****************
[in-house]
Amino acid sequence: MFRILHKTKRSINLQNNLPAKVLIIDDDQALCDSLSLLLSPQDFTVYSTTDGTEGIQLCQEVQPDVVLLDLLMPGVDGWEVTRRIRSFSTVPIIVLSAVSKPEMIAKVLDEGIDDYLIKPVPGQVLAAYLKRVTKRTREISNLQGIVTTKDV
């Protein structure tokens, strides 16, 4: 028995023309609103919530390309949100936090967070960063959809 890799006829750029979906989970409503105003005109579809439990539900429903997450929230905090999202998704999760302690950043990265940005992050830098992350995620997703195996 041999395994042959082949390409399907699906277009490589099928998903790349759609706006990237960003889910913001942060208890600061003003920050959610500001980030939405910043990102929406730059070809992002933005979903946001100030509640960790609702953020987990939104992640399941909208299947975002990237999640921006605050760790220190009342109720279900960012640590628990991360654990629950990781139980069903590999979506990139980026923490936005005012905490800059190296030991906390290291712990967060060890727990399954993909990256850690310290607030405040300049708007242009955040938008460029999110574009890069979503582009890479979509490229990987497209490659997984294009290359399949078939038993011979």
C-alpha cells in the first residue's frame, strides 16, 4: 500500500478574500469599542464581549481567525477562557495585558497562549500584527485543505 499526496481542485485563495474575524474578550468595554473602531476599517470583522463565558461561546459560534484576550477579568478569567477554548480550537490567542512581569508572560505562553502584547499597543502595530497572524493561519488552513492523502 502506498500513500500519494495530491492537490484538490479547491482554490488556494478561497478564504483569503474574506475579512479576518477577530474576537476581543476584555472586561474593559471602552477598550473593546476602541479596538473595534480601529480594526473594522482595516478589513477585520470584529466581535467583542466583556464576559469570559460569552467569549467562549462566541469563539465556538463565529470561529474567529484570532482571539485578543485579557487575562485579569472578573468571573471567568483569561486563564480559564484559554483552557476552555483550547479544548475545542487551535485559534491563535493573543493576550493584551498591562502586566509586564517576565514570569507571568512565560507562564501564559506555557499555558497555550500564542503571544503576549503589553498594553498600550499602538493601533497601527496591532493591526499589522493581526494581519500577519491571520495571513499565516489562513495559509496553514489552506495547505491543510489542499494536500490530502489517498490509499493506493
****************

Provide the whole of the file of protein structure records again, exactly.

[in-house]
Amino acid sequence: MFRILHKTKRSINLQNNLPAKVLIIDDDQALCDSLSLLLSPQDFTVYSTTDGTEGIQLCQEVQPDVVLLDLLMPGVDGWEVTRRIRSFSTVPIIVLSAVSKPEMIAKVLDEGIDDYLIKPVPGQVLAAYLKRVTKRTREISNLQGIVTTKDV
């Protein structure tokens, strides 16, 4: 028995023309609103919530390309949100936090967070960063959809 890799006829750029979906989970409503105003005109579809439990539900429903997450929230905090999202998704999760302690950043990265940005992050830098992350995620997703195996 041999395994042959082949390409399907699906277009490589099928998903790349759609706006990237960003889910913001942060208890600061003003920050959610500001980030939405910043990102929406730059070809992002933005979903946001100030509640960790609702953020987990939104992640399941909208299947975002990237999640921006605050760790220190009342109720279900960012640590628990991360654990629950990781139980069903590999979506990139980026923490936005005012905490800059190296030991906390290291712990967060060890727990399954993909990256850690310290607030405040300049708007242009955040938008460029999110574009890069979503582009890479979509490229990987497209490659997984294009290359399949078939038993011979």
C-alpha cells in the first residue's frame, strides 16, 4: 500500500478574500469599542464581549481567525477562557495585558497562549500584527485543505 499526496481542485485563495474575524474578550468595554473602531476599517470583522463565558461561546459560534484576550477579568478569567477554548480550537490567542512581569508572560505562553502584547499597543502595530497572524493561519488552513492523502 502506498500513500500519494495530491492537490484538490479547491482554490488556494478561497478564504483569503474574506475579512479576518477577530474576537476581543476584555472586561474593559471602552477598550473593546476602541479596538473595534480601529480594526473594522482595516478589513477585520470584529466581535467583542466583556464576559469570559460569552467569549467562549462566541469563539465556538463565529470561529474567529484570532482571539485578543485579557487575562485579569472578573468571573471567568483569561486563564480559564484559554483552557476552555483550547479544548475545542487551535485559534491563535493573543493576550493584551498591562502586566509586564517576565514570569507571568512565560507562564501564559506555557499555558497555550500564542503571544503576549503589553498594553498600550499602538493601533497601527496591532493591526499589522493581526494581519500577519491571520495571513499565516489562513495559509496553514489552506495547505491543510489542499494536500490530502489517498490509499493506493